Morning Fizz

Incumbents Know They're Vulnerable

By Morning Fizz June 15, 2010

1. According to the latest (May) campaign finance reports, Tim Eyman's main funder in past elections, retired Woodinville financial adviser Mark Dunmire, still remains nowhere to be seen on Eyman's latest initiative campaign. (We've been looking for Dunmire since April's I-1053 report.)

However, 1053, which seeks to reinstate a requirement, overturned this past legislative session in Olympia, that any tax increase get a two-thirds vote of the legislature, did get a boost from some heavy hitters in the last month: Conoco Phillips ($25,000), Tesoro Companies ($25,000), the Washington Bankers Association ($25,000), and the Washington Restaurant Association ($20,000).

No wonder, as we reported late last week when the monthly reports first came in, Eyman's May fundraising was killer—he climbed from $162,000 raised to $290,000 raised. However, in addition to the big corporate donations, Eyman himself loaned the campaign $40,000 this month, bringing his total personal campaign loan to $90,000 now.  (I-1053 also reports $288,000 in expenditures.)

2. According to D.C. news site Politico this morning, the National Republican Congressional Campaign Committee's incumbent retention chair, U.S. Rep. Mike Rogers (R-MI), told donors he thought just nine Republicans were vulnerable this year—down from 30 seats he was worried about a year and a half ago. Pretty good news for the GOP. However, Rogers' prognostication was bad news for a local Republican.

Among the nine Rogers is still worried about: U.S. Rep. Dave Reichert (R-WA, 8).

3. City Council elections are still more than a year away, but sitting council members' campaigns are already reporting a flurry of fundraising activity, suggesting that council incumbents know they're vulnerable too in the city's tough economic climate.

In the last month, city council member Bruce Harrell raised more than $14,000; council member Sally Clark transfered $80,000 from her surplus fund to her 2011 campaign; council member Jean Godden raised nearly $4,000; and council member Tim Burgess raised more than $3,000. Only Tom Rasmussen has not reported any campaign activity.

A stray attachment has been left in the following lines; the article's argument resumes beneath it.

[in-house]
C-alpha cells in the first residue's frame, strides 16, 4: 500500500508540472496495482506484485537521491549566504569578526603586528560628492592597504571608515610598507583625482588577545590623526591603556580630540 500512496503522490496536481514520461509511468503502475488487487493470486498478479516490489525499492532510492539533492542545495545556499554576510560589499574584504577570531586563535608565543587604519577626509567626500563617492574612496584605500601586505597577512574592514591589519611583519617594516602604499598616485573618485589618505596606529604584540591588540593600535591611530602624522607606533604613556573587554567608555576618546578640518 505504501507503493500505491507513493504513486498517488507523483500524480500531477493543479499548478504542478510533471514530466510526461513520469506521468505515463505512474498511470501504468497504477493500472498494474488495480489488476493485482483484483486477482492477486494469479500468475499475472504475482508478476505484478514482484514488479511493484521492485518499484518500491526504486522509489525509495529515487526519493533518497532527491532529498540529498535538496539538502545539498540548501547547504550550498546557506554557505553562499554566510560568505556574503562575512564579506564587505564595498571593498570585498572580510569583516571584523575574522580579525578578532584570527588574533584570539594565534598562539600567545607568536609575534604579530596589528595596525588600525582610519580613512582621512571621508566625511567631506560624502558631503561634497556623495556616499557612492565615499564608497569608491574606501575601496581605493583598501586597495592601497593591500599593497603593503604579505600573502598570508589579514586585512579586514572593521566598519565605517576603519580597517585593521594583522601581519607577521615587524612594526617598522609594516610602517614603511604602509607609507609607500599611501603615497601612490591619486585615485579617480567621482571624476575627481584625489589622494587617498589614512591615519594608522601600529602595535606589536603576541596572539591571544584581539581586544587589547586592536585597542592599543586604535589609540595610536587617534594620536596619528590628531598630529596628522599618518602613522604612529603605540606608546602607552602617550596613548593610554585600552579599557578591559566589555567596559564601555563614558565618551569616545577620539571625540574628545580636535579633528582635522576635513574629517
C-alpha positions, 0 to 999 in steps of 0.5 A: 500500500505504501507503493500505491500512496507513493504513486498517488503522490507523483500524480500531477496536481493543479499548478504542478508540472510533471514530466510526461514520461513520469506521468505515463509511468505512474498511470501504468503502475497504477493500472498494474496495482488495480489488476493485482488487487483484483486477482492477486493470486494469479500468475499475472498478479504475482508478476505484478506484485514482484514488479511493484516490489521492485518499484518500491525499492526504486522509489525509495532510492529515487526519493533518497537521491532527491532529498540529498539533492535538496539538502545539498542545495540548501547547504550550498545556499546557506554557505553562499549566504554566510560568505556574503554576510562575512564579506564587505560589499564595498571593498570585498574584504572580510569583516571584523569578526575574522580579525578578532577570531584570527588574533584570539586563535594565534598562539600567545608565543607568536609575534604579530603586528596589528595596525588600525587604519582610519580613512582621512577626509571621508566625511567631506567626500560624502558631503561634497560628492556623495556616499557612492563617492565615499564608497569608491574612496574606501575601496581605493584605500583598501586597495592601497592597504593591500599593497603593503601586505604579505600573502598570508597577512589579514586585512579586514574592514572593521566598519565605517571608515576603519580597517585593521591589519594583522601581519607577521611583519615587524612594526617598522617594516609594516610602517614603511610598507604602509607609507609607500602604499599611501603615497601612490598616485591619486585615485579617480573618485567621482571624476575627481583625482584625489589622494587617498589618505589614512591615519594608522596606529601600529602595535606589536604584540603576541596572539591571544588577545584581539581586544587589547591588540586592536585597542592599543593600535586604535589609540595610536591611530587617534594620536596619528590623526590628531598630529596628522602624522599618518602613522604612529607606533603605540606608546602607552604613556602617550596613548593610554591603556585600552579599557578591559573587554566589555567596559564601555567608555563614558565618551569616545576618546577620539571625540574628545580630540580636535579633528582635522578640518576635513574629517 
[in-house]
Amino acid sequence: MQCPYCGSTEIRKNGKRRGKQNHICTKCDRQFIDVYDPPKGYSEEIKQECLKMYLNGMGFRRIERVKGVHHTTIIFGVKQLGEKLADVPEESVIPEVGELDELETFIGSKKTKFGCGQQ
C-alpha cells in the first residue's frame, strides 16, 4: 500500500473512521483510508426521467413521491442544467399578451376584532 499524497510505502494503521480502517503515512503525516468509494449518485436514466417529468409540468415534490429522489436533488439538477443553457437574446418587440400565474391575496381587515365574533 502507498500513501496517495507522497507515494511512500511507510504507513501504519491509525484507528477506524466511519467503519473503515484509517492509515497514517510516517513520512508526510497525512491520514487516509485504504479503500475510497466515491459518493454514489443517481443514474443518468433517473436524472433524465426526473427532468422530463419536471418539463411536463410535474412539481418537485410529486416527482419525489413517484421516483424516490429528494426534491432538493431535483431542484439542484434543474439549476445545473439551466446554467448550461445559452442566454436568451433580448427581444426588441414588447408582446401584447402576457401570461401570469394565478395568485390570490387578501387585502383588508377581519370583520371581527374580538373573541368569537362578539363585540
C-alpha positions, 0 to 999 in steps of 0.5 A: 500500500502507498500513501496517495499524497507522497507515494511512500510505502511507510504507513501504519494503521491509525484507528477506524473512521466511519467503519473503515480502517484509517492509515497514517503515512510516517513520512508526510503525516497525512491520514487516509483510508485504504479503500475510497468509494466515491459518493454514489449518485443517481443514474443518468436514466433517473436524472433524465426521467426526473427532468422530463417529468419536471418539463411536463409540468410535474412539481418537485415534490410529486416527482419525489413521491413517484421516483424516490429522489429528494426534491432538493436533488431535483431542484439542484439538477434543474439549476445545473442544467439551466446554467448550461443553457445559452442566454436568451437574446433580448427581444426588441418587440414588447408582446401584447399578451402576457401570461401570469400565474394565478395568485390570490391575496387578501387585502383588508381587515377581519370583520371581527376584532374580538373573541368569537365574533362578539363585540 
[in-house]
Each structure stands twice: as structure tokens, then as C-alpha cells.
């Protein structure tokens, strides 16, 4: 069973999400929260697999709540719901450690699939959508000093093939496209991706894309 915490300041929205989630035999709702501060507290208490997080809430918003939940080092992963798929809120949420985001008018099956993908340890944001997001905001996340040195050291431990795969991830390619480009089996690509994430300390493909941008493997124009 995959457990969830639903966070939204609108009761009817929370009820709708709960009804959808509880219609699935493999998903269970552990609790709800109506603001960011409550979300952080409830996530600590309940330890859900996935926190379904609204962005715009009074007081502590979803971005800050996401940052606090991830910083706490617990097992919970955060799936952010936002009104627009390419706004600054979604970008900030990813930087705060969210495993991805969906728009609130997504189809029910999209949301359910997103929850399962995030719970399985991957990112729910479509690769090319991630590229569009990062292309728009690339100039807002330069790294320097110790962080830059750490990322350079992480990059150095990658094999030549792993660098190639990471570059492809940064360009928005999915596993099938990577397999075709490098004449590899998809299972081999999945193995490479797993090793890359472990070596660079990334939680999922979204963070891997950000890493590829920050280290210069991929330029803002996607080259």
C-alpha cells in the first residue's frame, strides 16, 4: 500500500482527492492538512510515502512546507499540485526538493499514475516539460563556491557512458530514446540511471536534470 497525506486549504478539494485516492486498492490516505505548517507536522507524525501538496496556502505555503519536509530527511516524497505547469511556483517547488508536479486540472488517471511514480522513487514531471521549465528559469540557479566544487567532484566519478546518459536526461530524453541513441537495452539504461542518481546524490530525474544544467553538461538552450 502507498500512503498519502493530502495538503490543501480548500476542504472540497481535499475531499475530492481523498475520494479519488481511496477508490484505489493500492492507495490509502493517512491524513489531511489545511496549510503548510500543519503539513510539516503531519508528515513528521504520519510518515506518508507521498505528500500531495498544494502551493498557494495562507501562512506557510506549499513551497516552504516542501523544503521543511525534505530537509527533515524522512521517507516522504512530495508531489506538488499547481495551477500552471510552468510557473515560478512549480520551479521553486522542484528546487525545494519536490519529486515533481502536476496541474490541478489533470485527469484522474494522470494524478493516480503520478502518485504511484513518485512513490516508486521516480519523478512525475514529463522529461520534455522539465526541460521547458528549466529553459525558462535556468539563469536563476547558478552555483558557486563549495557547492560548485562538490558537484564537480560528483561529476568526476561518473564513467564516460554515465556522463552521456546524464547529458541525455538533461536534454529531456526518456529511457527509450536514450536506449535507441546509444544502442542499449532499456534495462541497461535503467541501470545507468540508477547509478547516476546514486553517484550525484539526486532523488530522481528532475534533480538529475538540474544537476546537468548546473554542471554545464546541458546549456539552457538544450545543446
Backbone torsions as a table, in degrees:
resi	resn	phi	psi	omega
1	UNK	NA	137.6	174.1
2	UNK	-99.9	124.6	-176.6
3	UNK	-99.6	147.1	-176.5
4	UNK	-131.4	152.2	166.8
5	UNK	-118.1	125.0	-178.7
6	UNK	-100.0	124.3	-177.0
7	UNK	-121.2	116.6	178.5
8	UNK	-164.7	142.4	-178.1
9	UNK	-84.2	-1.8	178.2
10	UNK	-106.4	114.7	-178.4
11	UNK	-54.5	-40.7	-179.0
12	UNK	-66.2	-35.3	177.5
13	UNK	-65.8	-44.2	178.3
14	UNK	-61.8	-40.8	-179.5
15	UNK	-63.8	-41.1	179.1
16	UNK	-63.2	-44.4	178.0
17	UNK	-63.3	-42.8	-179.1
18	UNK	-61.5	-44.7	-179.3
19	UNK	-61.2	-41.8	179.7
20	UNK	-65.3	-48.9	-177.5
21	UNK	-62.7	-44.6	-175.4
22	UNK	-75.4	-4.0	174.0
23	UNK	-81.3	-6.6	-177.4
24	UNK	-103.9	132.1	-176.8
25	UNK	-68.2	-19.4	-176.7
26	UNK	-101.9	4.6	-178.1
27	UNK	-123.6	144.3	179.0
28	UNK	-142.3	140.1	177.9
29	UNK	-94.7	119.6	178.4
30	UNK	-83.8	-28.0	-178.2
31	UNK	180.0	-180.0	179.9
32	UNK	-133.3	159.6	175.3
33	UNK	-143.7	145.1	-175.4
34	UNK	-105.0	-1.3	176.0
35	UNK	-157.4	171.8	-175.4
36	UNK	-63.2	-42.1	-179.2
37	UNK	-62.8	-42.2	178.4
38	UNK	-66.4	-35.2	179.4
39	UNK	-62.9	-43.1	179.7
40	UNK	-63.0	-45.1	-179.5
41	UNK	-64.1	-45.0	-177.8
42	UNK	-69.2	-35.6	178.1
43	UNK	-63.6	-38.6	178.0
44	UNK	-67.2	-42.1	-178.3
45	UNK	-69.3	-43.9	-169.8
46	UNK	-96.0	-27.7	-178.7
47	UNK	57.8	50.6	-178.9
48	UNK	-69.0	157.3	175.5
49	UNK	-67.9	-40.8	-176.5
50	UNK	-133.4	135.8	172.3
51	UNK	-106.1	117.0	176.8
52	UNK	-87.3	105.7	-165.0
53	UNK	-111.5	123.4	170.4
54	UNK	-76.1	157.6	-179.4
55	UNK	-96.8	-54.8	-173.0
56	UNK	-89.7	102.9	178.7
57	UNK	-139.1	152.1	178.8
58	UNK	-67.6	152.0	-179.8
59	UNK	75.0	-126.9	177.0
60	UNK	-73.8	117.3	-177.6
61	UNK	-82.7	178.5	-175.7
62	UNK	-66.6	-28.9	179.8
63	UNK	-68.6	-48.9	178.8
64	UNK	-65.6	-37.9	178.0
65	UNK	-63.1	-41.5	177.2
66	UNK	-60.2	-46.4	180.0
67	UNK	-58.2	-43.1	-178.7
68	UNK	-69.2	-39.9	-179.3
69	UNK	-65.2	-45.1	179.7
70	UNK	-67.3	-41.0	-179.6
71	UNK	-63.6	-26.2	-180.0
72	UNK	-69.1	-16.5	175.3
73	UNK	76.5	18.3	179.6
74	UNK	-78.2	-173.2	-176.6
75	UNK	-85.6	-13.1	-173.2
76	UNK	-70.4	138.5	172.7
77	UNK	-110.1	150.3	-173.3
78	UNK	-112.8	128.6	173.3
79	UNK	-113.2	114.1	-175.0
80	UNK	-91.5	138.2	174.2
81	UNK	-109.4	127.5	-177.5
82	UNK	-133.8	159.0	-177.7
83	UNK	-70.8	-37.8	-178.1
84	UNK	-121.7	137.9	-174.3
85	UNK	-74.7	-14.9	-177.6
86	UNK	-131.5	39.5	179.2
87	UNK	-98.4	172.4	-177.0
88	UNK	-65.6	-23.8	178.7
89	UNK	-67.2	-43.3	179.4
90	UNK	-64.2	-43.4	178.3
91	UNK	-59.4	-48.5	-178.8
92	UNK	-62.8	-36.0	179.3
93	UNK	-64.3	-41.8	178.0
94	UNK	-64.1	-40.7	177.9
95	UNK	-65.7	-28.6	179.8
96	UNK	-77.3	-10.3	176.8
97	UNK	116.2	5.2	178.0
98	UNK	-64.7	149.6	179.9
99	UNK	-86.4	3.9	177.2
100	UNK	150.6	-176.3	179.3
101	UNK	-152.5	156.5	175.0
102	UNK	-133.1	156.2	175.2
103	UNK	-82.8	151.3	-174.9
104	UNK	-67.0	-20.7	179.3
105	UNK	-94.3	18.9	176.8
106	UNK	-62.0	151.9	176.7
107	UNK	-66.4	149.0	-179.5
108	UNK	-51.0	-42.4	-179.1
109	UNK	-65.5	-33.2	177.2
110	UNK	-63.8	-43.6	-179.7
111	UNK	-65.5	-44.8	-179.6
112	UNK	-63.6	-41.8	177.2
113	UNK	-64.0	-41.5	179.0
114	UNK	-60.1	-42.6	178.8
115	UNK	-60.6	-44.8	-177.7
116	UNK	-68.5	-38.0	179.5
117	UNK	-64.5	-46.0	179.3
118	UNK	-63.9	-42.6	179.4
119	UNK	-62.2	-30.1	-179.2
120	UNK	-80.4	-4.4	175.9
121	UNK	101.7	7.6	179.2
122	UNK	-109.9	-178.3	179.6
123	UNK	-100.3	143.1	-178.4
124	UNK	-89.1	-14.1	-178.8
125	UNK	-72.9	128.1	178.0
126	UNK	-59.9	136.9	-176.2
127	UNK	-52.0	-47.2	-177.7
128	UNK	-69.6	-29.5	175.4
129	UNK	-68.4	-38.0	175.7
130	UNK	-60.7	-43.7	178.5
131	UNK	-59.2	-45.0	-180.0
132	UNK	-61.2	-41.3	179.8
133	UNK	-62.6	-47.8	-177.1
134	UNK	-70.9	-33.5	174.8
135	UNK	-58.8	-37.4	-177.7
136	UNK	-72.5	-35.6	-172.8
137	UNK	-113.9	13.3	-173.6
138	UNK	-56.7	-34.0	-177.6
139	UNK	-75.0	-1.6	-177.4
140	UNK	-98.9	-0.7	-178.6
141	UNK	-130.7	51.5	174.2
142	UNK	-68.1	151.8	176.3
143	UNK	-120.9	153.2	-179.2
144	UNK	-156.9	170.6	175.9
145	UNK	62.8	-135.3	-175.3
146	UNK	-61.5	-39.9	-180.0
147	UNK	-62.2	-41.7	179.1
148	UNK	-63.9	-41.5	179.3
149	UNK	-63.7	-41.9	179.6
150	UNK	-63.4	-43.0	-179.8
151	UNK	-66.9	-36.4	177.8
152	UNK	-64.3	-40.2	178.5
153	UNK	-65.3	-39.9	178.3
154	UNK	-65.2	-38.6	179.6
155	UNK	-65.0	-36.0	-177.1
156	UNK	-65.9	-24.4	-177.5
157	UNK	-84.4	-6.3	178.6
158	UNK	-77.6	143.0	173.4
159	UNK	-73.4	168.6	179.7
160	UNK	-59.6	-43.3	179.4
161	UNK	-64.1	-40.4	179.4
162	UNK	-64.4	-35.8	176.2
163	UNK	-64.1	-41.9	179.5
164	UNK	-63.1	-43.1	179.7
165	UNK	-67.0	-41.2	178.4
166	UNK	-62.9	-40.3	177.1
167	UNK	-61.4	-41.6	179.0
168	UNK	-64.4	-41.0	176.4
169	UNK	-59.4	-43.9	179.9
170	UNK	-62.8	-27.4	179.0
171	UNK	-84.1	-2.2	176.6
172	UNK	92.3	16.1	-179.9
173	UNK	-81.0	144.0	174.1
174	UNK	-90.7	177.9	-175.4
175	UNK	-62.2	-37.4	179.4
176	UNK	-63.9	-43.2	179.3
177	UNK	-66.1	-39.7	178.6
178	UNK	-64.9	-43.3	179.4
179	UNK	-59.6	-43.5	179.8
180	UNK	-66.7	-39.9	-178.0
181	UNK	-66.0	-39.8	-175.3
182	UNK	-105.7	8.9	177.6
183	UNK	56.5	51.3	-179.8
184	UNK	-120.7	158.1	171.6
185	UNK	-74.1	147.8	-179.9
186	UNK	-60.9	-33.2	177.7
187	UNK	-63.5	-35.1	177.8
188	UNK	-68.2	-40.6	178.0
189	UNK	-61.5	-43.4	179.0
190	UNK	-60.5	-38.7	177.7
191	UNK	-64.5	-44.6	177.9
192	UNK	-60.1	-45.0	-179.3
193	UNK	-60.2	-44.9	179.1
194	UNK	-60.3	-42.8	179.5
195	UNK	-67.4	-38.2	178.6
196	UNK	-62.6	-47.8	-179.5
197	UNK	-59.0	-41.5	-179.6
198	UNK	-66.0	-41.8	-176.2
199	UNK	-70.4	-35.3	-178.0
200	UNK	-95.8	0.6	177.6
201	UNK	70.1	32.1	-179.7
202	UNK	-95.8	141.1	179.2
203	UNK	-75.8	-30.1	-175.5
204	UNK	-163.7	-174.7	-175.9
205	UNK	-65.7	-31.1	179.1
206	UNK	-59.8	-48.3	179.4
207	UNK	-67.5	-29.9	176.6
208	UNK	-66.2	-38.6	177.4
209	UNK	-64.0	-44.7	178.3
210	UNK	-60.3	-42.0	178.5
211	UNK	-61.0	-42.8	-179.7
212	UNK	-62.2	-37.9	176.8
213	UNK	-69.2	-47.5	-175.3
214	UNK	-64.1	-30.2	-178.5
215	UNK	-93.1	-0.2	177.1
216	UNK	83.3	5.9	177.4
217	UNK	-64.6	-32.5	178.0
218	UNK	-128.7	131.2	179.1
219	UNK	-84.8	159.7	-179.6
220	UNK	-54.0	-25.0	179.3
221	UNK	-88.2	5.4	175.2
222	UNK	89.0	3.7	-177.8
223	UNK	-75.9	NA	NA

4. As for this year's only city election battles, Seattle Municipal Court judge Edsonya Charles—who received the lowest ranking of any muni court judge from the King County Bar Association—is being challenged by assistant city attorney Ed McKenna.

McKenna won a dual endorsement with longtime incumbent Charles at the 37th District Democrats' meeting last night in South Seattle. Seattle City Attorney Pete Holmes made the endorsement motion for McKenna saying the McKenna had the leadership needed to reform the muni court.

5. Republican Chris Boyd, 30, an Afghan war vet, dropped out of the de facto GOP primary in the 3rd Congressional District (Southwest Washington) and endorsed Tea Party fave David Castillo over establishment favorite, state Rep. Jaime Herrera (R-18).

Boyd was charismatic on the stump, but he'd raised $0.

6. Yesterday in dueling oddball city newsletters, city council member Sally Clark sent out a 3,000-plus-word update that included an item about the "taco truck revolution," an update on the city's multifamily housing code, and a picture of her recent CAT scan (pictured below). Clark has had both pneumonia and bronchitis this spring, and apparently has a lot of time on her hands.

Moments after Clark's lengthy missive landed in our inbox, council president Richard Conlin came through with his own equally verbose newsletter (topics: the South Park bridge, local food, the Zero Waste Initiative), which concluded with this "deep thought" from Stumbling on Happiness author Daniel Gilbert: "Economies thrive when individuals strive, but because individuals will only strive for their own happiness, it is essential that they mistakenly believe that producing and consuming are routes to personal well being."

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